Team Thailand upbeat on landing mega-water work

Corporate February 15, 2013 00:00

By Chularat Saengpassa,

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Team Thailand, the only local consortium picked to bid for the Bt350 billion water management project, is confident that its strong background would be a strong point when the group enters the next round of screening.


The consortium consists of eight Thai-registered firms, including Team Group and Ch Karnchang. While Team Group has been in the engineering consulting field for several decades, Ch Karnchang is a heavyweight in the country’s construction industry. Team Group has also been working very closely with the Irrigation Department during the past few years in surveying potential water-retention areas in the Central region. 
“We have all the databases on water retention areas in the central plains,” Team Group executive Chawalit Chantararat told The Nation.
Despite their extensive experience, their concept plans won them the right to compete for only two of the 10 project modules. The contenders for the remaining modules are consortia of foreign companies or Thai-foreign companies. The K Water Resources Consortium is the only one possibly bidding for all 10 modules.
One of the two modules involving Team Thailand is to plan the massive water retention area (monkey cheek) and the improvement of agricultural and irrigated land in upper Nakhon Sawan and Ayutthaya. They will be used to retain run-offs. 
This area is expected to hold 6 billion cubic metres of water during the wet season to prevent flooding even when there are huge run-offs. 
According to Team Thailand, more than 2 million rai of flood plains in the Chao Phraya River basin, through proper management, can become giant monkey cheeks that will save the country’s economic zones from serious swamping. 
When massive floods swept over the country’s economic zones in late 2011, the damage estimate was to the tune of Bt1.4 trillion. 
About 20 large areas, including irrigated areas, natural watersheds, swamps, lakes and floodplains in Sing Buri, Angthong, Ayutthaya, Phitsanulok, Chai Nat and Nakhon Sawan could be developed as water-retention areas. Together, they could hold 6 billion cubic metres of water.
“If we win this project, Team Group will design the system and construction specifications while Ch Karnchang will be responsible for construction,” he said. This project will require a budget of Bt60 billion.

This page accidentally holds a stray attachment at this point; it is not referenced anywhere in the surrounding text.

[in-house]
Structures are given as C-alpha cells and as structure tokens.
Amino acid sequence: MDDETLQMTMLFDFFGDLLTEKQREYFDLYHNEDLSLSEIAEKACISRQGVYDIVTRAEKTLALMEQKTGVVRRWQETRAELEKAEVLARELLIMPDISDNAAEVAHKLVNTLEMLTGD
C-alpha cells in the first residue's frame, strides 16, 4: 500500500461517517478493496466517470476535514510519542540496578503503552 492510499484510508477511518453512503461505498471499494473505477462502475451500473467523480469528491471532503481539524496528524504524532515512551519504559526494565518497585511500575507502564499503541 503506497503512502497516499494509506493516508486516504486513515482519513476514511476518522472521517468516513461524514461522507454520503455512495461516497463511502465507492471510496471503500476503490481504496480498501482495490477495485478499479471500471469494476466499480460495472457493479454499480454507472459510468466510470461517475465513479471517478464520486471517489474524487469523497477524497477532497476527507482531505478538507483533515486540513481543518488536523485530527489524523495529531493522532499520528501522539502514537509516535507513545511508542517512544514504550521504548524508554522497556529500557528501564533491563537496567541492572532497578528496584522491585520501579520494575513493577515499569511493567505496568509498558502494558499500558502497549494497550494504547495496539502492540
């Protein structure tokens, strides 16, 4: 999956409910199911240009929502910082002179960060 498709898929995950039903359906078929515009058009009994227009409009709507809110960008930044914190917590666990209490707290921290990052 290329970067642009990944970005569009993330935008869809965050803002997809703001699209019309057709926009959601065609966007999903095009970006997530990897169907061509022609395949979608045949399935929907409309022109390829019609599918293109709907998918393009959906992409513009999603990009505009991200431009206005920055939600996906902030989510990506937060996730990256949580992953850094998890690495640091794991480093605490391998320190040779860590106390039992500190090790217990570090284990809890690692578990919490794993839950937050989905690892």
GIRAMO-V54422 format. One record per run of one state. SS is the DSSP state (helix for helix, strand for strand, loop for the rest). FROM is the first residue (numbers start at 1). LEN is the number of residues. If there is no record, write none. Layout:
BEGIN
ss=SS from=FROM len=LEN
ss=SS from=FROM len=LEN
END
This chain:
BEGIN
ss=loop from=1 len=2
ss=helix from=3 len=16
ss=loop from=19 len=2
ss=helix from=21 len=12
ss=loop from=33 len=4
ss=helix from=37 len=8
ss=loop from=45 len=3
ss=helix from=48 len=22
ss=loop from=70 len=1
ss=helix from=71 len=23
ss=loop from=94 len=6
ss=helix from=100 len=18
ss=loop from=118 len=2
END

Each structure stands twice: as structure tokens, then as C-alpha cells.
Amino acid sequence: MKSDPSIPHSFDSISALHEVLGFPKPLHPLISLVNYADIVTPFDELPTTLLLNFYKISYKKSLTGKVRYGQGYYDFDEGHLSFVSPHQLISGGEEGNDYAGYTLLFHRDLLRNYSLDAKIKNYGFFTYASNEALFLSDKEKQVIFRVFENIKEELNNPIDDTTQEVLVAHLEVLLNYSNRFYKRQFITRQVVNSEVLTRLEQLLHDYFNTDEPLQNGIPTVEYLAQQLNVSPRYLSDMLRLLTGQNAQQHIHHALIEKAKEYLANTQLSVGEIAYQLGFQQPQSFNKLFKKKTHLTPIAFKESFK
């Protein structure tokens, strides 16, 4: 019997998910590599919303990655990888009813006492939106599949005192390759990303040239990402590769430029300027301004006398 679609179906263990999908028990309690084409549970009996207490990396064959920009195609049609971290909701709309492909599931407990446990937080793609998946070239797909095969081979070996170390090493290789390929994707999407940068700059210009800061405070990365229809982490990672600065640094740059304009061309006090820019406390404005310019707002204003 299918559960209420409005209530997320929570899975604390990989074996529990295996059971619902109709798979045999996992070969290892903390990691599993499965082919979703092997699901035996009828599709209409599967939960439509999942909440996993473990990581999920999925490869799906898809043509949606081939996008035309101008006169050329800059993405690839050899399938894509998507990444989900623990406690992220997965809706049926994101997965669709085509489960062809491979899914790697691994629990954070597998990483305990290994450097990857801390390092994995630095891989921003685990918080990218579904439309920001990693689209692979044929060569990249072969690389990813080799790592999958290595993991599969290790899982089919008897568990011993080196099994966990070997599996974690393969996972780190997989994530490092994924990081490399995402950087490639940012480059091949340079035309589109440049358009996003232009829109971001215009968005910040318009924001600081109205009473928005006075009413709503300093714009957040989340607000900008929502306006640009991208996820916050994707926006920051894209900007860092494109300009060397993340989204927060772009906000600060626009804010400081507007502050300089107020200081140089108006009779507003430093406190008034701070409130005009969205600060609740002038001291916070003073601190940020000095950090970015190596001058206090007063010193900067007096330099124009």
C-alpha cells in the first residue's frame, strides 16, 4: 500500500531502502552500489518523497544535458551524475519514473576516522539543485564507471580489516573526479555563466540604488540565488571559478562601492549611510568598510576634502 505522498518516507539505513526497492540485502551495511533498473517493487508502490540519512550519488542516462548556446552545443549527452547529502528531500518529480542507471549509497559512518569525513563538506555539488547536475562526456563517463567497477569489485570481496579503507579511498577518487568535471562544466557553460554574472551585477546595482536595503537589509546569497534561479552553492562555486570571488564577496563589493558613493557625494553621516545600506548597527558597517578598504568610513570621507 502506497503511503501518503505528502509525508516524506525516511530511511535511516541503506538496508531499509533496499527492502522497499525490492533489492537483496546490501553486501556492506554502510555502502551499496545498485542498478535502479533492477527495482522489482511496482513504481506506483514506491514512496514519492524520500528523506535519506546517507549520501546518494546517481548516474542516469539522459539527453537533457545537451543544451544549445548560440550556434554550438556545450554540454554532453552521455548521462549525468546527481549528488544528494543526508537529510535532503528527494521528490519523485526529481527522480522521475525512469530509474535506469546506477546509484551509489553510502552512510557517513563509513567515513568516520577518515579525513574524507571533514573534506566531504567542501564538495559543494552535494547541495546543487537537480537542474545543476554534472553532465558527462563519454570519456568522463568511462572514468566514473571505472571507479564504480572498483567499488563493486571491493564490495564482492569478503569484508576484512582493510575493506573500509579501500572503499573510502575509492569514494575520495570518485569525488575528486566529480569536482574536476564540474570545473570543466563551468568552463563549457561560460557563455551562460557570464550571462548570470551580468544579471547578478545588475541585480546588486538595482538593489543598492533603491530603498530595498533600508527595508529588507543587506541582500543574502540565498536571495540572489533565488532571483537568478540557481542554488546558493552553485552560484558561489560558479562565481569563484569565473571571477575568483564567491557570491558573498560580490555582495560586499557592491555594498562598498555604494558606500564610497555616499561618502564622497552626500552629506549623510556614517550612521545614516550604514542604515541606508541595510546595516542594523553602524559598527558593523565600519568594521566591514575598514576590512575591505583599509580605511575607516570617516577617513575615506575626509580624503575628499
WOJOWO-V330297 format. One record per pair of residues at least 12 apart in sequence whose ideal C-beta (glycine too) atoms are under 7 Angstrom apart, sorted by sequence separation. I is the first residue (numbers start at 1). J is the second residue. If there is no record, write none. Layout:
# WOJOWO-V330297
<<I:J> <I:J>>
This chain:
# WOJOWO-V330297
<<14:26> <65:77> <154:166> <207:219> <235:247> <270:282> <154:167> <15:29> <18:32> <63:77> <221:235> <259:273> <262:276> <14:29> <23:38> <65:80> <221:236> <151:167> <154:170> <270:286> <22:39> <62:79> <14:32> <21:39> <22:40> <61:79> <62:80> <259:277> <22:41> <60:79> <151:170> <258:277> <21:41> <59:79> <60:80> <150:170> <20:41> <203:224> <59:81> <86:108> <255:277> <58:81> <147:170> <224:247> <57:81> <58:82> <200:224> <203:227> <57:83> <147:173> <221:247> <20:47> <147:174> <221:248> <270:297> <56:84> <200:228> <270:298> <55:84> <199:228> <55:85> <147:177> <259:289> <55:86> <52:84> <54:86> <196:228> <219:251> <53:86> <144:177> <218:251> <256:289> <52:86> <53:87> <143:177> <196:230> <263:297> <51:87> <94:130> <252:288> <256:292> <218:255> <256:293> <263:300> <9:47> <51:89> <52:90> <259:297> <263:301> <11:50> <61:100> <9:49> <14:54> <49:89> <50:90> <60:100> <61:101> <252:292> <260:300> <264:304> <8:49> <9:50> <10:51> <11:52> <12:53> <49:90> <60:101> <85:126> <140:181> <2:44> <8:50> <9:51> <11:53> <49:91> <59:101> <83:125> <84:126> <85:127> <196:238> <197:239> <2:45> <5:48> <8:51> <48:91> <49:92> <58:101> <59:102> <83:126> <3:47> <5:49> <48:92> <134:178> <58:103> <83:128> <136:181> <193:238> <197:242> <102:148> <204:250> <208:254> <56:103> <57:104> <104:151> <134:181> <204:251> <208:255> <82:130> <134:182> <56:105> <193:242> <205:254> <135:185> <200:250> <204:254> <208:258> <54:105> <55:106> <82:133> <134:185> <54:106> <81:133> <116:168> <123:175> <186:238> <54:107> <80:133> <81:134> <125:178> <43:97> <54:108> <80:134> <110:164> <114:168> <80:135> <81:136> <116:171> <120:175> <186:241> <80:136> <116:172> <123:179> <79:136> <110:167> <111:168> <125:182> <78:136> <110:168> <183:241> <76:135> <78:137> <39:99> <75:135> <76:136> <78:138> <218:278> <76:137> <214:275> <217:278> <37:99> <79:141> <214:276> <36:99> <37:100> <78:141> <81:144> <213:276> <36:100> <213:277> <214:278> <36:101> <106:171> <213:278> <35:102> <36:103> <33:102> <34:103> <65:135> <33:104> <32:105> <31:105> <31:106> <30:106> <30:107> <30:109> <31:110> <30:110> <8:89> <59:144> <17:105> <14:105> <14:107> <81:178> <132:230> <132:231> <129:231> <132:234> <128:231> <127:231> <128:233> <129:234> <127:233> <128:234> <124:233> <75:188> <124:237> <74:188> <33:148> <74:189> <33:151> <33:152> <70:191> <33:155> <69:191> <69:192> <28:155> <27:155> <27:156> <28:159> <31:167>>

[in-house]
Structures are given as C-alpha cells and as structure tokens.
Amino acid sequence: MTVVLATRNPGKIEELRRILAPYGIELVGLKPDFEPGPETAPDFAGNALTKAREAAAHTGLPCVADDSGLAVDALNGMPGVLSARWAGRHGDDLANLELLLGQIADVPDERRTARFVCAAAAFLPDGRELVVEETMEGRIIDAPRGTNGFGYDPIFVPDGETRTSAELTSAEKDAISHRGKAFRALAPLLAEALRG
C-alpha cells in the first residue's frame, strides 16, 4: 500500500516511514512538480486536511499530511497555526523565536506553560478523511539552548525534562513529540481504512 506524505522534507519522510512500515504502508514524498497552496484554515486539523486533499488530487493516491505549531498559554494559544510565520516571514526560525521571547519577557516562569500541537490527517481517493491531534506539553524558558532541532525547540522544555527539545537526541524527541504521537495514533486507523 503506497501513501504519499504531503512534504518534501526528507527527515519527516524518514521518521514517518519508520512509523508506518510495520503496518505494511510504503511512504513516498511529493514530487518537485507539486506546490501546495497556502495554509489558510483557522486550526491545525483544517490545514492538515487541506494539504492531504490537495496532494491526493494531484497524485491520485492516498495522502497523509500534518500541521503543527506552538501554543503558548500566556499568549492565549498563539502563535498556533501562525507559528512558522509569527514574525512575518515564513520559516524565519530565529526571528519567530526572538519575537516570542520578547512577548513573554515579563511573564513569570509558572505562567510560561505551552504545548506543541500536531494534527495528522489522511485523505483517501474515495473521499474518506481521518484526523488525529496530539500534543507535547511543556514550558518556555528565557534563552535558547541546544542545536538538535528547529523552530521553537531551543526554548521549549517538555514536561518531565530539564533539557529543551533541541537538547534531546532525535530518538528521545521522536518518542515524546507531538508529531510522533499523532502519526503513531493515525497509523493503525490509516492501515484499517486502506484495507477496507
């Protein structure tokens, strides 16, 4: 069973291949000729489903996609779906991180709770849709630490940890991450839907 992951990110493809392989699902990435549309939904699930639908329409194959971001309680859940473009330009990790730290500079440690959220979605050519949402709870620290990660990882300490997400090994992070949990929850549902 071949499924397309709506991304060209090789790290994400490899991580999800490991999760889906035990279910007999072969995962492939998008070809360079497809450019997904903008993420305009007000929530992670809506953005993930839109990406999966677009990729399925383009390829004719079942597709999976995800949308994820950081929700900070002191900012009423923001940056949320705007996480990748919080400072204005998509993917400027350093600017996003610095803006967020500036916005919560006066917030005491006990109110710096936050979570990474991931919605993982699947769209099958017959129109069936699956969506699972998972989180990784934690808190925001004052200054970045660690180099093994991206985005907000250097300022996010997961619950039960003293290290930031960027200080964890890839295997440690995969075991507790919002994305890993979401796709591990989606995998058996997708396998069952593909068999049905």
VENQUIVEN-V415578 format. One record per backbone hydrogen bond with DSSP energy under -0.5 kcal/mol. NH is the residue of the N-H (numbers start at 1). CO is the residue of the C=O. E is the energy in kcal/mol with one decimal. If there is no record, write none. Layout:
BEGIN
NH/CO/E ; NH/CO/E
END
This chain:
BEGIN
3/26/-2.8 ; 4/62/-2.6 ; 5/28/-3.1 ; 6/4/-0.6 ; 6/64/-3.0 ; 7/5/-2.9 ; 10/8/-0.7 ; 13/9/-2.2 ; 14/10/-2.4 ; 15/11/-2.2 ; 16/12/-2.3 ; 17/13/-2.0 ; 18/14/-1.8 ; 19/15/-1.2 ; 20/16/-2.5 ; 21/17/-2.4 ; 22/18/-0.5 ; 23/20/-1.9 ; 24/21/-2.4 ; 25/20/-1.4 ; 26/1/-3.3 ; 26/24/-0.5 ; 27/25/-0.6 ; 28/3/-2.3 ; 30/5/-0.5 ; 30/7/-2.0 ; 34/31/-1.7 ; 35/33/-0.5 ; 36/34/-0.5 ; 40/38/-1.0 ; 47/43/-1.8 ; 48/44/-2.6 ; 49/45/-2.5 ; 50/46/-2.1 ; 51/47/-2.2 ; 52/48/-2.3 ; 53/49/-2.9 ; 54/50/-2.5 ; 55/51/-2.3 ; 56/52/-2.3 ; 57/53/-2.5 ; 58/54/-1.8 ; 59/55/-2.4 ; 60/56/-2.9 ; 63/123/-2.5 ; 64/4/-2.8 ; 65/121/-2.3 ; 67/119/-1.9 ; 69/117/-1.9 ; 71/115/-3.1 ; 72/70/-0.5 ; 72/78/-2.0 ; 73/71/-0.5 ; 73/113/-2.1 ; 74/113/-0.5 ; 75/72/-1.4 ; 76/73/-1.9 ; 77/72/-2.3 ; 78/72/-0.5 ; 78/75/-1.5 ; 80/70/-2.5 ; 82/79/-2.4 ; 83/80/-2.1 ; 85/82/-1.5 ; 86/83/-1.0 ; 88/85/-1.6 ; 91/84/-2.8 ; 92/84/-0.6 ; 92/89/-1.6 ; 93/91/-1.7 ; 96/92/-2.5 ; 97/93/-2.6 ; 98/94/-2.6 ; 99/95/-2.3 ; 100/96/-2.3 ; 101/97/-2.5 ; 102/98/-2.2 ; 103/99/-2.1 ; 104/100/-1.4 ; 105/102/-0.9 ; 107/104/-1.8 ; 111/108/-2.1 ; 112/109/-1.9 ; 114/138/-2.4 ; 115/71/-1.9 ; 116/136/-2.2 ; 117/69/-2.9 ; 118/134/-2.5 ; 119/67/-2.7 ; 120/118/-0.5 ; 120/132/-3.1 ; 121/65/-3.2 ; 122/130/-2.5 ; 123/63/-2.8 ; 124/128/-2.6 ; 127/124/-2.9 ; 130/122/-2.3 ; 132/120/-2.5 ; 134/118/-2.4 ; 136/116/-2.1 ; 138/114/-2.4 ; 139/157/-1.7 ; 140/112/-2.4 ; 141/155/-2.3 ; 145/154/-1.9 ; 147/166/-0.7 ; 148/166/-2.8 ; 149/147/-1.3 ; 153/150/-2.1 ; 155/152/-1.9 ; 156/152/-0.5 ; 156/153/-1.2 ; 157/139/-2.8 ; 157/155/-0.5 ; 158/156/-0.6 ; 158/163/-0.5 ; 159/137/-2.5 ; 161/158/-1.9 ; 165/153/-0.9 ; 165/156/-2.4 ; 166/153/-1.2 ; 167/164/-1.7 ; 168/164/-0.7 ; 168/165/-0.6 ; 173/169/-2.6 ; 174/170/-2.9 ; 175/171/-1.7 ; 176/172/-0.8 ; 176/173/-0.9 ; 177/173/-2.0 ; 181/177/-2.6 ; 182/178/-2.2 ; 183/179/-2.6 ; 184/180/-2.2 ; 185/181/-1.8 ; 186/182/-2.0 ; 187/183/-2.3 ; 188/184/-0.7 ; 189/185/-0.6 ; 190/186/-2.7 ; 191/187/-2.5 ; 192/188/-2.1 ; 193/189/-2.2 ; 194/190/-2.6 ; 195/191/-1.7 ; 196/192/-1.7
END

Under the concept plan submitted to the Water and Flood Management Commission, sluice gates and pumps will also be installed around monkey cheeks to control the water level and flow. Roads will be raised and used as embankments to block water from flowing out of the monkey cheeks.
Team Thailand has already taken into account the project’s possible impacts on people. 
“We have prepared a proposal for remedial action. We have even included several options and a manual on how to pay compensation to people whose fields become inundated,” he said. 
The proposal and manual were drafted in response to opinions from locals in the potential water-retention areas, whom Team Group had reached out and spoken to. 
The impacts on people would be minimised because at least 1 million rai of land for the project were natural floodplains or flooded fields. These floodplains are located in Sing Buri, Angthong and Ayutthaya. 
Not many patches of land in Nakhon Sawan, Chai Nat and Phitsanulok would be included in the project because most land there had already become irrigated areas and paddy fields.
The other module that Team Thailand will vie for is the improvement of the database system and early warning systems in 17 river basins.
Team Thailand would improve the systems by establishing a centre that would serve as the portal for all water databases in the country. This centre will gather weather and water information from all domestic and international organisations for analysis and send the results to agencies such as the Disaster Prevention and Mitigation Centre, National Disaster Warning Centre and Public Relations Department.
With well-rounded information and efficient analysis, early warnings can be sent to people via mobile phones and other channels. 
These two modules would be very useful for water management and flood prevention. Chawalit’s team is hopeful that they will secure both contracts and complete the plans within the five-year timeline. 
“We expect fewer environmental concerns and less local opposition for these projects than the eight other modules too,” he said.